The Kite part of the festival takes place outside the city near the ocean on a large open field. There are special shuttle busses taking tourists and locals from Hamamatsu station to the Kite field and the whole festival is probably one of the best organized in Japan. I visited on the second day of the event when the winds were unusually weak and the kite teams were struggling to launch their huge kites in the air. It is a fantastic team effort and although I do not know how many people it would take to launch and operate a kite most teams I saw had everything from a dozen to nearly a hundred participants. Townspeople not directly involved in the operating of the kite do their best spur the men on with drums and bugles and enthusiastic cheering. I will post more about this fantastic festival in the days to come so stay tuned!





















Kakegawa Festival Ritual Dance

Posted in Japanese Traditions, People, Places by tokyobling on March 14, 2011

This is a post I wanted to write a long time ago but I never felt I had enough material to cover this subject, and since I don’t think I will find any more hidden photos on my hard disks, it might be time to post this now, return to normalcy and get back to business!

Do you remember the many posts I did on the festival i visited in the lovely city of Kakegawa in Shizuoka prefecture a couple of years ago? Well, here’s a few more, about a ritual dance that is quite special to that city. Every neighborhood has their own team that maintains one of the giant festival floats as well as musical instruments and costumes necessary to perform in this important festival. I think this is a fantastic way of tying the community together and instill a sense of pride and belonging in society as a whole. I think one of the reasons behind the low crime rate in this country is just because of festivals like these. It’s hard to neglect the people around you if you have taken part in these festivals for as long as you can remember!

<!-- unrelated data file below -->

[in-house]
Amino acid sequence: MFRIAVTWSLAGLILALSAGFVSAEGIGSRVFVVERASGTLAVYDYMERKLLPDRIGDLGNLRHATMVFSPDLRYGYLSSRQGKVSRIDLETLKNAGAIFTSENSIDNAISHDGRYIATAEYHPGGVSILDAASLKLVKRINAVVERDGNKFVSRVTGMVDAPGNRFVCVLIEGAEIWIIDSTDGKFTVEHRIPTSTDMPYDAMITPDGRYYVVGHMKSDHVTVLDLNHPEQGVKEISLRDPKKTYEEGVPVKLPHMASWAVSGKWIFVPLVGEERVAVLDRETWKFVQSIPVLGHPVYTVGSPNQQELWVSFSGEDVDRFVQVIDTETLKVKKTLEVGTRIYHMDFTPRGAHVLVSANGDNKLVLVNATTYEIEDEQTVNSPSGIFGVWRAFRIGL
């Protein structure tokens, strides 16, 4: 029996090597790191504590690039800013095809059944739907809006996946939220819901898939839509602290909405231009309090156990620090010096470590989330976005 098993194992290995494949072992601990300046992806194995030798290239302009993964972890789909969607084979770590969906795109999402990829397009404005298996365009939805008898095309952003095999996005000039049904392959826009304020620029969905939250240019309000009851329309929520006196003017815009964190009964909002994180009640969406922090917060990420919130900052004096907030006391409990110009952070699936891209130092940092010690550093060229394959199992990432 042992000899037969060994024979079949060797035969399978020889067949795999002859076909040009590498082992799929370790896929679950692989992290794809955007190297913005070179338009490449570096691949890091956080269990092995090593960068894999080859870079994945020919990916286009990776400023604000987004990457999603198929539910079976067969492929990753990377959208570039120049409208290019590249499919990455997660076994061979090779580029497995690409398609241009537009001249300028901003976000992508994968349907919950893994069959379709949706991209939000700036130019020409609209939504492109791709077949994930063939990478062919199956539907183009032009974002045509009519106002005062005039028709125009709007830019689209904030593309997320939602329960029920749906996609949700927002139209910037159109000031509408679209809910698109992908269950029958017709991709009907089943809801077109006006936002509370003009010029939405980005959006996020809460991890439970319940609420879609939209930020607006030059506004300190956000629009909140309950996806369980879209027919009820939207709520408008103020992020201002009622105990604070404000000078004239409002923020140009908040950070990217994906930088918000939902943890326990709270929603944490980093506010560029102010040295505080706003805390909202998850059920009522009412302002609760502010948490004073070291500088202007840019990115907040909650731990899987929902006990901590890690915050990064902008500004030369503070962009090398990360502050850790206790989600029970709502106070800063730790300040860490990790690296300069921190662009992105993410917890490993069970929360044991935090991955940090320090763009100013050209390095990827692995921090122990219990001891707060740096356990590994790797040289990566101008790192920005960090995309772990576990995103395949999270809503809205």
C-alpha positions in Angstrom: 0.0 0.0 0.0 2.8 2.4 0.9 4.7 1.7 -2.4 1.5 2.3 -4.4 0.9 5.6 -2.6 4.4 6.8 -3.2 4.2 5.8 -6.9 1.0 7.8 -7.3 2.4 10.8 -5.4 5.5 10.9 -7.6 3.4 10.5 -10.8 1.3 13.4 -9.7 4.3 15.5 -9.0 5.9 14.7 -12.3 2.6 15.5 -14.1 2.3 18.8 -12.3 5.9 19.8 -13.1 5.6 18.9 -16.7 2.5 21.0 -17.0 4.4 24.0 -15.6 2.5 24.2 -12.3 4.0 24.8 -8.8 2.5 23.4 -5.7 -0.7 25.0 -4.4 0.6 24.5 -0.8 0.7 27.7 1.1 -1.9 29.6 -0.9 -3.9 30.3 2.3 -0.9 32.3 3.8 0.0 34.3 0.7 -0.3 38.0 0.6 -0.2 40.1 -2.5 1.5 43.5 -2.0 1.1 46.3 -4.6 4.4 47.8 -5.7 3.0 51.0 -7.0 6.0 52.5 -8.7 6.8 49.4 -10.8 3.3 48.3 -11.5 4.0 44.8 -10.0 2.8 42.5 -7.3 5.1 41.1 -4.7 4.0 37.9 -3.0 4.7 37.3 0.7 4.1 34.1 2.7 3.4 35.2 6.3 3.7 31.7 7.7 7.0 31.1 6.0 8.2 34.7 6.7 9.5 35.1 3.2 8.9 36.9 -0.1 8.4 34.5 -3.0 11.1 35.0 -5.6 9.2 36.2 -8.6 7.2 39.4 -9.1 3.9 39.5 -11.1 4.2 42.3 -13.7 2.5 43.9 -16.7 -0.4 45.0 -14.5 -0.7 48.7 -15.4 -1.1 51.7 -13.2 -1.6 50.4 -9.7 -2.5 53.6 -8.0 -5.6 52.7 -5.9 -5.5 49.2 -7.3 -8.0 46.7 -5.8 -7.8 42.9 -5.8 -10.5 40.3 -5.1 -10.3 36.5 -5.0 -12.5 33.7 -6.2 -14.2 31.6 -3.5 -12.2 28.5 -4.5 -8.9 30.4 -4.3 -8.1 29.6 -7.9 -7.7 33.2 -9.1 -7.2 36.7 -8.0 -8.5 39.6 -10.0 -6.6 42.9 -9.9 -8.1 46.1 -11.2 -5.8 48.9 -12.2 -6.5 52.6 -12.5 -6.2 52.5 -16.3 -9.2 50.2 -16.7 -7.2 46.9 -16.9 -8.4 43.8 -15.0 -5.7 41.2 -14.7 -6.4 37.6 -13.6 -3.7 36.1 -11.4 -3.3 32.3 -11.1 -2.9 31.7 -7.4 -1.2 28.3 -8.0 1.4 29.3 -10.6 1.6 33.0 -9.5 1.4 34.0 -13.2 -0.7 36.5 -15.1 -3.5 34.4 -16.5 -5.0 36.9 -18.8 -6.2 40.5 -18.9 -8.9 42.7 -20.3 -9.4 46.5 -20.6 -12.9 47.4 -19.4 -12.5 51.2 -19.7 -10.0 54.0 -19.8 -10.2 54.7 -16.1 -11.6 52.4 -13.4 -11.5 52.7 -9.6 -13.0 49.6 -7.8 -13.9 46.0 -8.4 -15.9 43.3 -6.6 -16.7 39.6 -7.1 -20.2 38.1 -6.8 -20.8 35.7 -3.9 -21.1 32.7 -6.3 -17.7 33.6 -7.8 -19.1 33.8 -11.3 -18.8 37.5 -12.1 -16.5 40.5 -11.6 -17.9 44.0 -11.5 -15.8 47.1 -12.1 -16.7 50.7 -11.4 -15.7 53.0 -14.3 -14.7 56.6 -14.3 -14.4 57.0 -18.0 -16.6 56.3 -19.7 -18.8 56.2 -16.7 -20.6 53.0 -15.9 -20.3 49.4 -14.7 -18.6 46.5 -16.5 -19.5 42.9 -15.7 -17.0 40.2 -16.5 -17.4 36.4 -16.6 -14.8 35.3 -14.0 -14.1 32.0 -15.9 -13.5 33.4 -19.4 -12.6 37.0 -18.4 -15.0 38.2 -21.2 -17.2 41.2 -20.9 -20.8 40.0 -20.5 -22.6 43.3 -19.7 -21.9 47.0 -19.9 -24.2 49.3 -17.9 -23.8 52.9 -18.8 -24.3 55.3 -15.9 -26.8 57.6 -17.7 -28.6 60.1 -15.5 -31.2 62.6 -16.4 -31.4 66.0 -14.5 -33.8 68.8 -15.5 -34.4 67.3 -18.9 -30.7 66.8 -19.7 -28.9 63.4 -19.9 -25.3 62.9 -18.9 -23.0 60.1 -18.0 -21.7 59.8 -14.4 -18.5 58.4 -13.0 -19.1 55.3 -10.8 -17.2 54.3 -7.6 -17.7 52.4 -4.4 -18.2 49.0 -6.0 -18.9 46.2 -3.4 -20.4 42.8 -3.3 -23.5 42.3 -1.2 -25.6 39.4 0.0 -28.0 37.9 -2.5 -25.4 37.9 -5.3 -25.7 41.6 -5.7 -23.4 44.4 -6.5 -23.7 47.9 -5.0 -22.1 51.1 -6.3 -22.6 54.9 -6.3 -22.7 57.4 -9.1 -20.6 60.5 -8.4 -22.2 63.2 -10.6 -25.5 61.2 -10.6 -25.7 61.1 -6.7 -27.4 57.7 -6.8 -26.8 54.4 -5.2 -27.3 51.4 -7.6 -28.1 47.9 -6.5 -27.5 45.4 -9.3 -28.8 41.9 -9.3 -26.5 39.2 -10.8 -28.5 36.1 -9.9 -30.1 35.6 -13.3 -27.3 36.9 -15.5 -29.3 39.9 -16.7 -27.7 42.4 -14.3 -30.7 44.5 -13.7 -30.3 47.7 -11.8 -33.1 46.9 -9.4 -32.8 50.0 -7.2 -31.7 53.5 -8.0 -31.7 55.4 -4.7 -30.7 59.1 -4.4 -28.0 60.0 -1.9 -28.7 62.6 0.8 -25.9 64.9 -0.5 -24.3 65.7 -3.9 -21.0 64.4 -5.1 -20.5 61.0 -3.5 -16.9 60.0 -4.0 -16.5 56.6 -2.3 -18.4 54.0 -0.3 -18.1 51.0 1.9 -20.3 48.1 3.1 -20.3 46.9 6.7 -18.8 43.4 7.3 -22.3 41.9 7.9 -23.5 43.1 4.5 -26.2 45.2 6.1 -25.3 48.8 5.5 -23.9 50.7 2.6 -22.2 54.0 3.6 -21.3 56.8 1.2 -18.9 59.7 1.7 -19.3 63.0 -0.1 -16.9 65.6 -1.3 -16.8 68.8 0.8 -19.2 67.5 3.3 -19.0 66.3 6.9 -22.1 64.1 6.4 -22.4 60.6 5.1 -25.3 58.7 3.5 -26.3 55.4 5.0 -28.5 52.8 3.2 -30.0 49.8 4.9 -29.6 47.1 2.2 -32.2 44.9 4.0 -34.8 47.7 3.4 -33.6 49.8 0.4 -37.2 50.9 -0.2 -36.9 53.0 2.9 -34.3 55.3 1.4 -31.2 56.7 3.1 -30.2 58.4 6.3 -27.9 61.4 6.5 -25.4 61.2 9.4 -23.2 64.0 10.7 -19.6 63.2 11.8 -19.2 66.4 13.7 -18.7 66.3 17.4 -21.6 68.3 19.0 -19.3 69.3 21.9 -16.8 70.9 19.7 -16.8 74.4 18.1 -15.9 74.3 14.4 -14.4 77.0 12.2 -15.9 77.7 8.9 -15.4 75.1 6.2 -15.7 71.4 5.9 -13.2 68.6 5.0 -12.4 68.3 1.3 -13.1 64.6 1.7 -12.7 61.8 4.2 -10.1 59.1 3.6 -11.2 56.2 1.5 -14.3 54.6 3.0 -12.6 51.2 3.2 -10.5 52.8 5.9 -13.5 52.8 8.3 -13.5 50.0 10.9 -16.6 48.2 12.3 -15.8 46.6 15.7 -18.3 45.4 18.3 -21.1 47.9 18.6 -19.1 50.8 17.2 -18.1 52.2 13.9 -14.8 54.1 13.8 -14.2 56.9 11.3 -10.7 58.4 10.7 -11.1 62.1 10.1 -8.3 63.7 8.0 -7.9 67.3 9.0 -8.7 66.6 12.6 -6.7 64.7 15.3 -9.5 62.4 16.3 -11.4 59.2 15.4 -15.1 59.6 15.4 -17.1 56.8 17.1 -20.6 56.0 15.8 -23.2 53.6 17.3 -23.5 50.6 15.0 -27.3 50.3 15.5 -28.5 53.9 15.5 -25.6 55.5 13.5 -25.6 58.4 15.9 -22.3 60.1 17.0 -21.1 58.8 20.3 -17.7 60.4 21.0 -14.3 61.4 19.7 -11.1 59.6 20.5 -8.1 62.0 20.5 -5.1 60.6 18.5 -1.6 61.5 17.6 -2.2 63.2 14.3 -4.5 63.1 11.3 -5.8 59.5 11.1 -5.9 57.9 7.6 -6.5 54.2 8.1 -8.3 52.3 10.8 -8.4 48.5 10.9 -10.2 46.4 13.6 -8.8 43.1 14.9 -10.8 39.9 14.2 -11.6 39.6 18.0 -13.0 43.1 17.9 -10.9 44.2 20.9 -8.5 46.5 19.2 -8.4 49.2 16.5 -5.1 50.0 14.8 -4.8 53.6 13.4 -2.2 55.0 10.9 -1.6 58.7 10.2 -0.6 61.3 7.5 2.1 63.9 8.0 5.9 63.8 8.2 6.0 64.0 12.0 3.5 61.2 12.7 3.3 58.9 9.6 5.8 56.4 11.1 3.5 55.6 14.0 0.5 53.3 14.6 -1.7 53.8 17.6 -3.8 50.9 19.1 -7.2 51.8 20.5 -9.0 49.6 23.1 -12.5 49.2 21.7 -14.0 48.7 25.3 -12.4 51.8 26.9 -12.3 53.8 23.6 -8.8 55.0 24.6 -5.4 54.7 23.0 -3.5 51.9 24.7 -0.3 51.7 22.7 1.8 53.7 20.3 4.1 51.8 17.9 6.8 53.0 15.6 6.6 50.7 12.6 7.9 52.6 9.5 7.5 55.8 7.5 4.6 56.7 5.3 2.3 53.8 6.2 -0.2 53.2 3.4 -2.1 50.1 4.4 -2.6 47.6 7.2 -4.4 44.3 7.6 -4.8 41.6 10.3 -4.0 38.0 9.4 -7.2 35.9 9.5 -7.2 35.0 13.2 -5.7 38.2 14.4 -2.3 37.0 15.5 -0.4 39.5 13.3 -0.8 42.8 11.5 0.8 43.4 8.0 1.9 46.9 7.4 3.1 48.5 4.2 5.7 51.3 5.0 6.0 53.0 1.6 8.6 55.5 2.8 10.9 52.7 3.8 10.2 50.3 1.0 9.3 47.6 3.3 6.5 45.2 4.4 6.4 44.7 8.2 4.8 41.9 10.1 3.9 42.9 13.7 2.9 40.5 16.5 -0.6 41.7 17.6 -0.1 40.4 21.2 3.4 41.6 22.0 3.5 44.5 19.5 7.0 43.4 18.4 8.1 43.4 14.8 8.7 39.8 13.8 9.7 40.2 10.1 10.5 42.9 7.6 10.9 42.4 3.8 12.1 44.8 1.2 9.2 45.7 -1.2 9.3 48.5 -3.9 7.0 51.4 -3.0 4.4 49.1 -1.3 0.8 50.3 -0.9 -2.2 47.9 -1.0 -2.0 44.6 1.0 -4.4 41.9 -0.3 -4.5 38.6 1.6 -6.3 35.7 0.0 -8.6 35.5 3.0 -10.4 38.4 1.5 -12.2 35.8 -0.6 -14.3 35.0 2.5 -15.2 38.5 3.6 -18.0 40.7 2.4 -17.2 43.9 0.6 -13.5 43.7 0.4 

In this ritual dance, the local teams follow a carefully laid route with their giant festival floats, just like in many other Japanese towns and villages, but in Kakagawa they make stops at certain houses and businesses in their area to perform a ritual dance that blesses and safeguards the recipients of this ritual. The children line up and perform a complicated dance lasting about 10 minutes involving chanting, music and ritual batons. Naturally, the best way to get a dance is to sponsor the teams, the festival floats alone costs about 300 000 USD to make new, but even maintenance can be pretty expensive and time consuming. In this way the local teams and the local children tie valuable relationships with local businesses and wealthier citizens, which in term is extremely valuable when it comes for them to find jobs, raise their own families or in case of fires or earthquakes. In this way people in these cities cement their senses of belonging, especially since these festivals have remained unchanged for hundreds of years, and the youngsters can enjoy the stories of their grand parents taking part, and in turn the stories their grand parents told them of these festivals.

It is times like this I’m extremely proud and happy to live in this fantastic country and with these fantastic people.